What's a good price for your first home?

09/03/2020
Share:

The biggest barrier to buying a house in New Zealand for most first home buyers is the price. But don’t let medians and averages fool you: your first home could be a lot less expensive than you think, if you search with the right strategy. Here’s our breakdown.

 

In this article:

  • How much your first home will cost.
  • What a first home looks like.

 

HOW MUCH IS A FIRST HOME IN NEW ZEALAND?

Most first home buyers choose to buy a home on the less expensive side, in what’s called the ‘lower quartile’ or ‘first quartile’. This is a home that is in the cheapest 25% of the houses in your chosen area.

These homes cost less and are easier for first home buyers to get approved for, but are also usually smaller, in less desirable suburbs, or don’t have as much land attached to them.

Depending on where you buy in NZ, the lower quartile price can vary a lot. Buying a first home in Auckland will be a lot more expensive than buying a first home in Southland. See the table below for more details.

Region

Lower Quartile House Price

Auckland

$692,000

Northland

$395,000

Waikato

$460,000

Bay of Plenty

$490,000

Hawkes Bay

$441,000

Manawatu / Wanganui

$305,000

Taranaki

$306,500

Wellington

$550,000

Nelson / Marlborough

$480,000

Canterbury

$360,000

Otago

$375,000

Southland

$269,000

 

Visit interest.co.nz’s Home Loan Affordability Report for more information on first home affordability region by region and suburb by suburb.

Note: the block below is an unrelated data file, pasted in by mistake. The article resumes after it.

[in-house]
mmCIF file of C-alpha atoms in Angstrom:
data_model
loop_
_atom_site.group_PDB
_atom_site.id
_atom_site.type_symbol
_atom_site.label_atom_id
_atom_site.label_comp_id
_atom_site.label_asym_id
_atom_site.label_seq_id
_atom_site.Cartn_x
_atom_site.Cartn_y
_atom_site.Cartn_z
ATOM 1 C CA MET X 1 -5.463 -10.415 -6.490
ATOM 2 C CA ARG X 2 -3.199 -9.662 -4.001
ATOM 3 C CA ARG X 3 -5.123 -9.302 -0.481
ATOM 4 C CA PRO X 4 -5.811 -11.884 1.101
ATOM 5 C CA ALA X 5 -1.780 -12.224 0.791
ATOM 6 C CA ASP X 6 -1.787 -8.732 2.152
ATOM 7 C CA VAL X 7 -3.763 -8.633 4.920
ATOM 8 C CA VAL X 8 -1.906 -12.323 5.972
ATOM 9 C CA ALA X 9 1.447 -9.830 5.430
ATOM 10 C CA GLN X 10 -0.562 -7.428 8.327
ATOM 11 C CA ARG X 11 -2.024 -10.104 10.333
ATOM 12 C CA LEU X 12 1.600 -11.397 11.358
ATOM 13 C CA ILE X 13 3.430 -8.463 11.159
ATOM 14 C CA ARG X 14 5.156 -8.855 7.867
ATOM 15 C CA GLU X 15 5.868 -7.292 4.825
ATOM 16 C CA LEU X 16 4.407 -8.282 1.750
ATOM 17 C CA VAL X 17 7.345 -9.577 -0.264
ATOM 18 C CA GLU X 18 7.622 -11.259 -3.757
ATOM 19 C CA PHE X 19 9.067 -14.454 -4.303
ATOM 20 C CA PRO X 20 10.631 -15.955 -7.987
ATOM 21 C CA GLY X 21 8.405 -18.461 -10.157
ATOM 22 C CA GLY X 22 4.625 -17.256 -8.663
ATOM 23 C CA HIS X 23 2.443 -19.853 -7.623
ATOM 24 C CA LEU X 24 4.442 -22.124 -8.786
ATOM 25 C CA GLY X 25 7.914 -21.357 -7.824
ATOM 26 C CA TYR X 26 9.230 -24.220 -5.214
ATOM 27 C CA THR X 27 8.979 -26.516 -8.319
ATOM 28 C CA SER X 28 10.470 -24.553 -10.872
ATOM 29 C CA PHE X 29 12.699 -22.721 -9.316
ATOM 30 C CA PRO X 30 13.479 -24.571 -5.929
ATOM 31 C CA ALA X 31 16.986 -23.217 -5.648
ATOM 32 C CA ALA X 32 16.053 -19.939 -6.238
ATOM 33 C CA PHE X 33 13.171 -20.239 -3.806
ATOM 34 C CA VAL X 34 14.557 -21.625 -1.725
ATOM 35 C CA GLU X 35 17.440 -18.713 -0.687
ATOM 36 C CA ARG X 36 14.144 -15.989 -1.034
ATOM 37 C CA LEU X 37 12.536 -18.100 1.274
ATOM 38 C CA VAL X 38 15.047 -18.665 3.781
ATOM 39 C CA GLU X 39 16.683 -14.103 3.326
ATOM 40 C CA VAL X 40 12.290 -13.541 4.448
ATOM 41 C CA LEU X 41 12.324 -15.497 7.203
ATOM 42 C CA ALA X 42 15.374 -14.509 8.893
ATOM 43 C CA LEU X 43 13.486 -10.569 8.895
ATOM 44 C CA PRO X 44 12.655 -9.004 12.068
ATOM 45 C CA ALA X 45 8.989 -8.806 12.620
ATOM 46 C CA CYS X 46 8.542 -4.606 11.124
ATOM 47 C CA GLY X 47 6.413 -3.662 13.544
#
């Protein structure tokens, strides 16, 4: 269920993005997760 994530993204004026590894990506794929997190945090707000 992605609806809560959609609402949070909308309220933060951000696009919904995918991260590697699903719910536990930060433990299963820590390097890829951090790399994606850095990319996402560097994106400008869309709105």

While there’s no upper or lower limit on how much you can spend on a first home, these figures should give you a general estimate of how much you’ll expect to pay for the standard.

 

WHAT DOES A FIRST HOME LOOK LIKE?

Use TradeMe, realestate.co.nz or your preferred local real estate agent’s sites to search for properties at the prices listed above. This will give you an overview of what to expect from a first home in your area.

Our advice is to look at properties that are both a little higher and a little lower than the first quartile price listed above for your area. You may find that you don’t have to pay as much as you think for what you want, or that you may need to pay a premium to get that third bedroom or an office.

 

At this point, you’ll have a good idea of how much you’ll need to pay, and therefore how much deposit you’ll need to save up! For more first home tips and tricks, stay tuned for our next few articles that will guide you through your purchase from start to finish.

What is a near prime home loan?

If the bank has said no to your home loan application, a more flexible near prime mortgage could offer a solution.

What is home equity and why does it matter?

What’s the deal with home equity? And why do homeowners and lenders think it’s so important? Discover the answers and power of equity in this guide.